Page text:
Alexey Zakhlestin's Blog

Programming for Mac and Web

SMTP Legacy


Some things still wonder me, after 10+ years of web-development. Todays wonder is here:

RFC2821 (SMTP) tells: The maximum total length of a text line including the is 1000 characters. In real world, most MTAs default to 990 characters per-line, which means, that if you will try to dump longer line on them, they would split it by putting ”!\n” after 990-th byte. This is mostly harmless for plain-text, but can easily break html.

Actually, there is even a PHP-bug reported, regarding this, but PHP obviously can’t do anything to help the situation

The solution is really simple: if there is a chance, that lines of your emails would be longer than 990 bytes encode body using base-64. The easiest way to do it for emails without attachments, in php is to use mb_send_mail() function instead of mail(), as it will apply encoding automatically.

The Shortcut to Switch Tabs Is…


The shortcut to switch tabs is…


Command + Option + Left/Right


Command + Shift + Left/Right

Adium, Firefox:

Command + Left/Right

Colloquy, Firefox:

Command + Up/Down

Opera, Safari, Terminal:

Command + Shift + [/]

Dear Santa, please, bring me Mk 41 next christmas, so I can fix this world.

Syck 0.9.2


I’ve just released syck for php 0.9.2 (a parser and emitter of YAML documents. If you don’t know anything about YAML and why it is good: check my previous posts on the subject). A lot of new and tasty features ;)

First, and most important: a lot of stability and consistency fixes (previous release wasn’t properly dealing with some kinds of number-like strings and with mixed-keys arrays). This release is HIGHLY recommended to anyone who uses syck-php in production. I was using this version for several weeks as a server-to-server exchange format under heavy load and coudn’t be satisfied more.

I started to dive into object-serialization and unserialization topics. Any object which implements Serializable interface can be dumped into yaml-document now. It will be stored using !php/object::ClassName signature. And, of course, you would be able load the object afterwards. Important: at the moment of loading yaml-file, all of the classes mentioned in it have to be either declared, or be available to php’s autoload mechanism.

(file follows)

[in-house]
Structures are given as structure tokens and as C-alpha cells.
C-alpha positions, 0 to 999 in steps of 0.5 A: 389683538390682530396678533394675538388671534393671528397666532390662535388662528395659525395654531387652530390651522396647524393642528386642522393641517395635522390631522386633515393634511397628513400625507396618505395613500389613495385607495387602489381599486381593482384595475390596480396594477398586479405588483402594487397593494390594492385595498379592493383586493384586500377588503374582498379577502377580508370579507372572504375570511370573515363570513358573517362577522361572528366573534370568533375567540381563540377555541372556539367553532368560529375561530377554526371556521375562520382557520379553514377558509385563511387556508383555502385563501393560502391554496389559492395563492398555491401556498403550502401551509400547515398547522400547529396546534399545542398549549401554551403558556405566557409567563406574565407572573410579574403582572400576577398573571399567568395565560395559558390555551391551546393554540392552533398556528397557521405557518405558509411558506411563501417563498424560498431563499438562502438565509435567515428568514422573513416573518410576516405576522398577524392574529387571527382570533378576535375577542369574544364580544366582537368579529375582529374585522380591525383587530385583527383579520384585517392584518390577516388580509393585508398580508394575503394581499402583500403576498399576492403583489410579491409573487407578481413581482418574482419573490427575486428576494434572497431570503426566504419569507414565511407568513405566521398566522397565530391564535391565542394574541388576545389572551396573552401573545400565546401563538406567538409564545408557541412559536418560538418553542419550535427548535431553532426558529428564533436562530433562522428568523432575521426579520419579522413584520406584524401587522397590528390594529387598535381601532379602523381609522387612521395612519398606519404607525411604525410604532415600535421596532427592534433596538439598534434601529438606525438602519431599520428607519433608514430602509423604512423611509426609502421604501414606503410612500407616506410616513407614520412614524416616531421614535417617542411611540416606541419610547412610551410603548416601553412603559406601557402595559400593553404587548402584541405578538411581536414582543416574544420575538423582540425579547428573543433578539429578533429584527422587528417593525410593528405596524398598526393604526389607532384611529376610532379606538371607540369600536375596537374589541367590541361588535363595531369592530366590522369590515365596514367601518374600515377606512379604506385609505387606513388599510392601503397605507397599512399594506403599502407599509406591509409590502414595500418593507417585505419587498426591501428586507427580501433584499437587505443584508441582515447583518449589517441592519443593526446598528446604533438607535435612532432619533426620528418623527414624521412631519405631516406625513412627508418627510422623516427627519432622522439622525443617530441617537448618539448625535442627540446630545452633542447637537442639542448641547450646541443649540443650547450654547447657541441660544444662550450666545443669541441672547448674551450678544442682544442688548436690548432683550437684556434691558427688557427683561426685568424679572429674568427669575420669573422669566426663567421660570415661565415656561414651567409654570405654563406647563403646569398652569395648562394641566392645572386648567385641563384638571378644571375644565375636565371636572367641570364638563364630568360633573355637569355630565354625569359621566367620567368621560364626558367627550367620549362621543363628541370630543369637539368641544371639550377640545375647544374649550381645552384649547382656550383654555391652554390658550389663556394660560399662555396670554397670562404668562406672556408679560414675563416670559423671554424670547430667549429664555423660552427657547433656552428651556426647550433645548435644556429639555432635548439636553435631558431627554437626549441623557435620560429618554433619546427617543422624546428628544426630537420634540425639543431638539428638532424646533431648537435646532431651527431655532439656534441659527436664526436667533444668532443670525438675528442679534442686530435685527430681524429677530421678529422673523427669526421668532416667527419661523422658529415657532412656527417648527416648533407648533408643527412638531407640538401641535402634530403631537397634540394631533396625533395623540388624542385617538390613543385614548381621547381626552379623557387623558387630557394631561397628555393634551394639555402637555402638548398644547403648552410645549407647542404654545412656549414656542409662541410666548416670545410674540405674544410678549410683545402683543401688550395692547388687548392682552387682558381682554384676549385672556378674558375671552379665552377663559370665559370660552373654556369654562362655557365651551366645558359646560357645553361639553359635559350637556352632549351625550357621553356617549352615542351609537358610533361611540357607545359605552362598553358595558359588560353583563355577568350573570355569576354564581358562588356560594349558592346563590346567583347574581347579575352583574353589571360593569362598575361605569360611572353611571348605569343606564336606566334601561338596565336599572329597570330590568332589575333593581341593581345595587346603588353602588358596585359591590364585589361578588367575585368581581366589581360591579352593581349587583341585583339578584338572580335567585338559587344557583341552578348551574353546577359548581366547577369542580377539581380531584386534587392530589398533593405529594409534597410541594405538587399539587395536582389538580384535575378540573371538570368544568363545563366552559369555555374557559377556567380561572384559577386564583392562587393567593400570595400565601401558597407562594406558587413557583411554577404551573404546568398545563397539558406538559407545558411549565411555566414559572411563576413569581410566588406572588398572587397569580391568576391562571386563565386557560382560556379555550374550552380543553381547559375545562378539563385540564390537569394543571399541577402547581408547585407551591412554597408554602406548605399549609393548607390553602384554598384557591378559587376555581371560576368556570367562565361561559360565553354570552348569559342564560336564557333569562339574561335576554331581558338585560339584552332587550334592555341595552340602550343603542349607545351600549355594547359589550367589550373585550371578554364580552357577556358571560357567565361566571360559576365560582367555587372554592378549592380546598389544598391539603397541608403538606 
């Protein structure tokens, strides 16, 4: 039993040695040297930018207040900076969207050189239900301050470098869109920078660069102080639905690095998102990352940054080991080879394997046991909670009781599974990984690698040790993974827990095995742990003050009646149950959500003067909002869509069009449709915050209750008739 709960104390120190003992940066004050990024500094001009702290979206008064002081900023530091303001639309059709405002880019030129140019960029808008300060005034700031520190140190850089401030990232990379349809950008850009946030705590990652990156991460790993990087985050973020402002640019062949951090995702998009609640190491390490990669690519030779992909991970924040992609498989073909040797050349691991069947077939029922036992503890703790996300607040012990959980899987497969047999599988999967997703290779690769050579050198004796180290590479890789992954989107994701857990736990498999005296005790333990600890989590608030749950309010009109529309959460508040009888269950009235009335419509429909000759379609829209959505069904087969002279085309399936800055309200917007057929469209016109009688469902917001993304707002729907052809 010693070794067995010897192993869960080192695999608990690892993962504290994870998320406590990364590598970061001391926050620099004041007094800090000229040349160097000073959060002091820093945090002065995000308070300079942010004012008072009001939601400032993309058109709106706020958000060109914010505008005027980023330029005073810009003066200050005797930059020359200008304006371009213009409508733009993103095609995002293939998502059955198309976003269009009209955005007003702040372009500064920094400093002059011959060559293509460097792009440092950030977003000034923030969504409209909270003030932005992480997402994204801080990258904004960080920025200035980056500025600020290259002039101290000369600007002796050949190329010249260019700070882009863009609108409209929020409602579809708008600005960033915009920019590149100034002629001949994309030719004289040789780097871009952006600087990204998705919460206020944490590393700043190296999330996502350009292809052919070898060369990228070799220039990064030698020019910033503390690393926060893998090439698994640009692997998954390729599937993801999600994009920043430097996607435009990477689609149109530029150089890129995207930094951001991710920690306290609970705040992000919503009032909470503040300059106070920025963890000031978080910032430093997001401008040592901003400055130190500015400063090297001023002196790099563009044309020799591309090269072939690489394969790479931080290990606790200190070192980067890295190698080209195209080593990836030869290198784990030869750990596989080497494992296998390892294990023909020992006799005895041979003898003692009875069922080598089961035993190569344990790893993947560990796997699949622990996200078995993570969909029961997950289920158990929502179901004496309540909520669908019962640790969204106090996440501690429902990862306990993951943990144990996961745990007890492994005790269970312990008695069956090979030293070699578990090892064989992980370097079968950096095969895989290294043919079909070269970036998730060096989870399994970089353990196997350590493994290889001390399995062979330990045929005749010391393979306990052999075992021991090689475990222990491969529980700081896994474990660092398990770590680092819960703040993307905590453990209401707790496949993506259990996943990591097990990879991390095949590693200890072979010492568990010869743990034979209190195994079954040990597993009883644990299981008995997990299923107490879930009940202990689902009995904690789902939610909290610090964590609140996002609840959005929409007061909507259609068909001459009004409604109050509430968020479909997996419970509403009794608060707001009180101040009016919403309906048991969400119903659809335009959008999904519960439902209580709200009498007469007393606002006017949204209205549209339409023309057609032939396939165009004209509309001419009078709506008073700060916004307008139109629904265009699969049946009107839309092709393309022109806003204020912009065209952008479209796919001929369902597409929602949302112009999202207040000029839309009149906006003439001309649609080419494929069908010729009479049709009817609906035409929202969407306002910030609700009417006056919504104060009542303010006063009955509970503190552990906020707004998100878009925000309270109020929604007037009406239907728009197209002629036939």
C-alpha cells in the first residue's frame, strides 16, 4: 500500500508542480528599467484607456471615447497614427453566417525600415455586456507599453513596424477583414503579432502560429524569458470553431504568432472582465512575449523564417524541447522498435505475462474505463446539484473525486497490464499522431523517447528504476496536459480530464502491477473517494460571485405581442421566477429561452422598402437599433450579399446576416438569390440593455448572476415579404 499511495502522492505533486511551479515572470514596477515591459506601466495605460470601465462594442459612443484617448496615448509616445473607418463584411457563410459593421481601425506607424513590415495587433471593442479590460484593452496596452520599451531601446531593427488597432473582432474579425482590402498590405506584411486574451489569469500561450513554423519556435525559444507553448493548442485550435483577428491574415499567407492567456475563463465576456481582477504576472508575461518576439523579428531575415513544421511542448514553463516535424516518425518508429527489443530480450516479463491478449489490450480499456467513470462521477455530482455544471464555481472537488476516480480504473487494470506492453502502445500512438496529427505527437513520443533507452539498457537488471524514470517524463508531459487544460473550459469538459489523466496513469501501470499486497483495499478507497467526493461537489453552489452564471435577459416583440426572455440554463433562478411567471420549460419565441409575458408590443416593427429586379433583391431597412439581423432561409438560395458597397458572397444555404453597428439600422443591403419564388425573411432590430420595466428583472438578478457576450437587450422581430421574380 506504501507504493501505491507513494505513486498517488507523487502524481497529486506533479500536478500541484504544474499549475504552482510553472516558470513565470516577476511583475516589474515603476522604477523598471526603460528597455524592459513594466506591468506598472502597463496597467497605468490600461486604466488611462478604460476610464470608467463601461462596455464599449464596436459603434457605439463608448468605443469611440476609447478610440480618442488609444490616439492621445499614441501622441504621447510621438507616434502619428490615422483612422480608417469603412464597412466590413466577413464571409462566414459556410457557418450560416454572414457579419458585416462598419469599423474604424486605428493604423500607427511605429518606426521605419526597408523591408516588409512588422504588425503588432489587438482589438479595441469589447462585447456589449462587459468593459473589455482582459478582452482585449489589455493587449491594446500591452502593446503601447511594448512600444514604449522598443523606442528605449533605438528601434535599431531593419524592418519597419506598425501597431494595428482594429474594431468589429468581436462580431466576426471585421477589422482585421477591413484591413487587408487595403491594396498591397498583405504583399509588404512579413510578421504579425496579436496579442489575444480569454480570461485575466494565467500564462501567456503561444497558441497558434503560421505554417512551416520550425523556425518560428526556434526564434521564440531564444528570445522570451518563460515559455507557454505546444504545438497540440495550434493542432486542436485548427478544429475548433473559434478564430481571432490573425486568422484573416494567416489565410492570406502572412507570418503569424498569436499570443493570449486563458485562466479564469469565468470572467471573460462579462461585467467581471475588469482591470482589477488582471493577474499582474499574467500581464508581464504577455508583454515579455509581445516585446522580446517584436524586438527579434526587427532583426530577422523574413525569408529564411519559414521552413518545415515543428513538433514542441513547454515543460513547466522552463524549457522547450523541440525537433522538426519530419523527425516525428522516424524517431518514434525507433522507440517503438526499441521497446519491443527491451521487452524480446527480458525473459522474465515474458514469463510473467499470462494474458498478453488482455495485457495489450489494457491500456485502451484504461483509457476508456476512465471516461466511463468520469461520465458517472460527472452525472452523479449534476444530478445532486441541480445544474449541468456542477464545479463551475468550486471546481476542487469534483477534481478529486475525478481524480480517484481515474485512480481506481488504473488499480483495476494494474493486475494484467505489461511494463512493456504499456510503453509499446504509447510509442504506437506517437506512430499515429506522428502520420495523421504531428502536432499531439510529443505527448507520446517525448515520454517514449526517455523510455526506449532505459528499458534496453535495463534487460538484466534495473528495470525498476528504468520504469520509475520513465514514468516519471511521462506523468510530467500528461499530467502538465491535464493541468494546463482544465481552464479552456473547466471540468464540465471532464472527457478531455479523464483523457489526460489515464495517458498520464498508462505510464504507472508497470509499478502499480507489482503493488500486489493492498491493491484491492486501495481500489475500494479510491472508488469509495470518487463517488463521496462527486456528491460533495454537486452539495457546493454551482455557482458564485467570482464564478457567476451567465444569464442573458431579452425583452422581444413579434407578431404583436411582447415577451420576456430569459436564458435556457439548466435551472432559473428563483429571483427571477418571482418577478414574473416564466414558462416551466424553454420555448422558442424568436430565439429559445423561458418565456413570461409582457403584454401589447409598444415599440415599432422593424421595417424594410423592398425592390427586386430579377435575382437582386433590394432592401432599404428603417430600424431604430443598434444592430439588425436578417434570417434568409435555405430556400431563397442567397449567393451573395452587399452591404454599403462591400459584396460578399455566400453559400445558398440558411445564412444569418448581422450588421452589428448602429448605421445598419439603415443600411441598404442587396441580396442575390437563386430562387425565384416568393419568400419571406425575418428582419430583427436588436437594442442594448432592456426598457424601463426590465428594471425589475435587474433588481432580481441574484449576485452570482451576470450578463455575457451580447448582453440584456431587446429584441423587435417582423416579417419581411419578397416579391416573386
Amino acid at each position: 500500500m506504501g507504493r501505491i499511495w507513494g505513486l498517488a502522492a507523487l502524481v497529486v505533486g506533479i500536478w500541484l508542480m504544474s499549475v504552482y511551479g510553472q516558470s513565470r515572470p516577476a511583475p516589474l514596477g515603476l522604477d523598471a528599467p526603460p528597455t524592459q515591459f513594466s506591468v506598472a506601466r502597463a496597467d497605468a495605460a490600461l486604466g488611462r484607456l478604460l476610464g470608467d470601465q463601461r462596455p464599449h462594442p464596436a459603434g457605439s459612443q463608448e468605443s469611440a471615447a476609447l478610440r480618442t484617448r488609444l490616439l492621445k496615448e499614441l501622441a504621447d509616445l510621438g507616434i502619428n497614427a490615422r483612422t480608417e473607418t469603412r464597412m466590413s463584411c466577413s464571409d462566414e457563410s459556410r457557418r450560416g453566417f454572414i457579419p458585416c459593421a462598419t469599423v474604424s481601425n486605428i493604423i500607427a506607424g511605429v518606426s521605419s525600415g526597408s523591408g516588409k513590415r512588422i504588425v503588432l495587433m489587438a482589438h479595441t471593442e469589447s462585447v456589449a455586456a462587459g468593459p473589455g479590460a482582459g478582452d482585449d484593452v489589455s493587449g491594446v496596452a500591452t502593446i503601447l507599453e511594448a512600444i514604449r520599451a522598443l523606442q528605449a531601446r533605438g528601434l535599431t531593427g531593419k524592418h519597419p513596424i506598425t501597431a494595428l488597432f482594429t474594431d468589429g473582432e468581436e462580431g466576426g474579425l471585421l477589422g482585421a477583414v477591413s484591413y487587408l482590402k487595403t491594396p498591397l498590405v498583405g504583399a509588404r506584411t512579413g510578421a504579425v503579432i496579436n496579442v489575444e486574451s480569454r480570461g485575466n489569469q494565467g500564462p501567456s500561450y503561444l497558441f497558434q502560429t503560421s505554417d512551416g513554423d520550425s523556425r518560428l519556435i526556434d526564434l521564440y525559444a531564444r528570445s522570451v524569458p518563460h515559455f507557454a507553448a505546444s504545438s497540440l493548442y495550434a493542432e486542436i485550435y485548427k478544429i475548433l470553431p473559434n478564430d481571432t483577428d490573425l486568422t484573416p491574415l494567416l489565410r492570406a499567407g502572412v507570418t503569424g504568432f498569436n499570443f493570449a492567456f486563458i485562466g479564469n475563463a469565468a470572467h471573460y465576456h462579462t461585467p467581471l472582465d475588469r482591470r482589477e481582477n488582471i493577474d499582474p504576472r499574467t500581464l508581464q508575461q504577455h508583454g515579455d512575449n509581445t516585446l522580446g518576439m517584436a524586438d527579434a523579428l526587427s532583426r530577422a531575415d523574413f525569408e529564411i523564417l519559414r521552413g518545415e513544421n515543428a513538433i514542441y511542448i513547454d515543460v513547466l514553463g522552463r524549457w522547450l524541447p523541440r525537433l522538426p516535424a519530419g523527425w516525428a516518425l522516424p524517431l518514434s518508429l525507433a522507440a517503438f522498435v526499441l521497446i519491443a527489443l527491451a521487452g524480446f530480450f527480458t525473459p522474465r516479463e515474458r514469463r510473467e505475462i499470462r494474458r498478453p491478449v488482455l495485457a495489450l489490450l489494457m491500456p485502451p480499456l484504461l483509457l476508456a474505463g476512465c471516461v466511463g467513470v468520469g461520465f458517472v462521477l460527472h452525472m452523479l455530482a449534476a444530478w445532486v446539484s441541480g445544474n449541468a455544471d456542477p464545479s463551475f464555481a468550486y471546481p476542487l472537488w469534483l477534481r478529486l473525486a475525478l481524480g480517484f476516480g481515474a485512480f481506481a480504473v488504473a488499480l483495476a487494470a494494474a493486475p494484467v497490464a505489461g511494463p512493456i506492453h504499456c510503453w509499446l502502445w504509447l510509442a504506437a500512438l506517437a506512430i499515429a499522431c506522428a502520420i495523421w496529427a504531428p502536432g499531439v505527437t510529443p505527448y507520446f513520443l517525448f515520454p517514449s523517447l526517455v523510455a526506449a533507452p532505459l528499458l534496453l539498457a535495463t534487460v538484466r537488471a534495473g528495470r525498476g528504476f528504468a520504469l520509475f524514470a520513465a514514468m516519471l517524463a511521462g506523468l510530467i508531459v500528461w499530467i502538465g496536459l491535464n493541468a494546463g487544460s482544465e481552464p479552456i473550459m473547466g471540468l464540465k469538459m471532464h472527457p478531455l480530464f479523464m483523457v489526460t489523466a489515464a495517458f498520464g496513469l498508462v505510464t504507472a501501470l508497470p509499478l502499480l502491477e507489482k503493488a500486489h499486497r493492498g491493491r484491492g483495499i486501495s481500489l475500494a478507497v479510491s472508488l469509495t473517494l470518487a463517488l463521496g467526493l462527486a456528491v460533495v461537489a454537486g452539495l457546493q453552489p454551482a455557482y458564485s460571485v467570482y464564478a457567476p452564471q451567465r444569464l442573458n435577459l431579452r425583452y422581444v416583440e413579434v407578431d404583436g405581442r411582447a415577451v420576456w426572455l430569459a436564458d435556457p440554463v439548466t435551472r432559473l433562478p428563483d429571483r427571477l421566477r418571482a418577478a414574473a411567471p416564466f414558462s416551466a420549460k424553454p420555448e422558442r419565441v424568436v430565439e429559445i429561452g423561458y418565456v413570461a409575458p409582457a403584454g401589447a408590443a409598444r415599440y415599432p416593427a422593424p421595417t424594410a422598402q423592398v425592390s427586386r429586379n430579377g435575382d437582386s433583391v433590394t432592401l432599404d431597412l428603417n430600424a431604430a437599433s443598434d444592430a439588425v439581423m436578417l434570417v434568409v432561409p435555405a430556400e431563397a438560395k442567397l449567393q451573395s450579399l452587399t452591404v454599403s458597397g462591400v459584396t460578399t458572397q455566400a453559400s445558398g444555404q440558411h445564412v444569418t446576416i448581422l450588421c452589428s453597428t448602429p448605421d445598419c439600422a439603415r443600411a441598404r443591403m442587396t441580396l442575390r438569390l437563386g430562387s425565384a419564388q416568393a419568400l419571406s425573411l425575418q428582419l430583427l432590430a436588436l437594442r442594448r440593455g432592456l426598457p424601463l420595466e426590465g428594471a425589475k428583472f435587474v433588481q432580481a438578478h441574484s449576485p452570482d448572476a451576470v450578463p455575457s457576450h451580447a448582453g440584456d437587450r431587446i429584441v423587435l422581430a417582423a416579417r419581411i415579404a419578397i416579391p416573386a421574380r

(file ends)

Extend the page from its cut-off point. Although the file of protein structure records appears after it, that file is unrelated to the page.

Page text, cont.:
I also implemented loading of objects with !php/array::ClassName and !php/hash::ClassName signatures. These have to implement ArrayAccess interface. Unfortunately, I didn’t implement dumping of such objects yet. That is planned for the next releae.

As always, I am open to hear any of your comments and bug-reports.

All Those IIS Talks


Looks like almost every planet-php blogger mentioned that FastCGI for IIS thingie. I wonder: was it really that bad before it came? The thing which disturbes me in all this hype is that people will tend to think that fastcgi is something iis-specific. Hope they won’t, because fastcgi is a good (and really powerful) way to run PHP applications even if you use apache.

Top reasons:
1. FastCGI process can be run using the actual uid of user who creates the files (no need to allow group-readability of files)
2. Apache2 can be run in multithreaded-mode (aka ”worker mpm”)
3. It is much easier to switch to any other server (fastcgi is an industry standard and works with any web-server software I know of)
4. It is much easier to scale — fastcgi-application can be moved to another physical server and http-server will still be able to talk with it

FastCGI is about flexibility and it deserves a lot of good words not only in IIS context :)

Ip2long, 32-bit/64-bit


It is a common practice, to use ip2long() function for getting integer-representation of ip-address (for database-storage).


on systems with 32-bit integers, ip2long() returns values from -2147483648 to 2147483647

on systems with 64-bit integers, ip2long() returns values from 0 to 42949672945

Which means, that if you were using INT as a storage type on 32-bit server, you will need to change that field to be UNSIGNED INT (or BIGINT) on 64-bit server.

There is no simple migration, sorry.

p.s. similiar problems can appear in other intger-related functions too

Syck vs. Spyc (Benchmarking)


Regarding syck vs. spyc debate which seems to appear again and again:

al_n @ [link]:

I re tested syck and it does make a BIG difference. I tested with a yaml file of about 200,000 lines which I killed after an hour while using spyc. The same file was loaded with syck in about 5 minutes!!!

p.s. I hope to find some time, to release an updated pecl-package of syck really soon. Please, remind me to do it ;)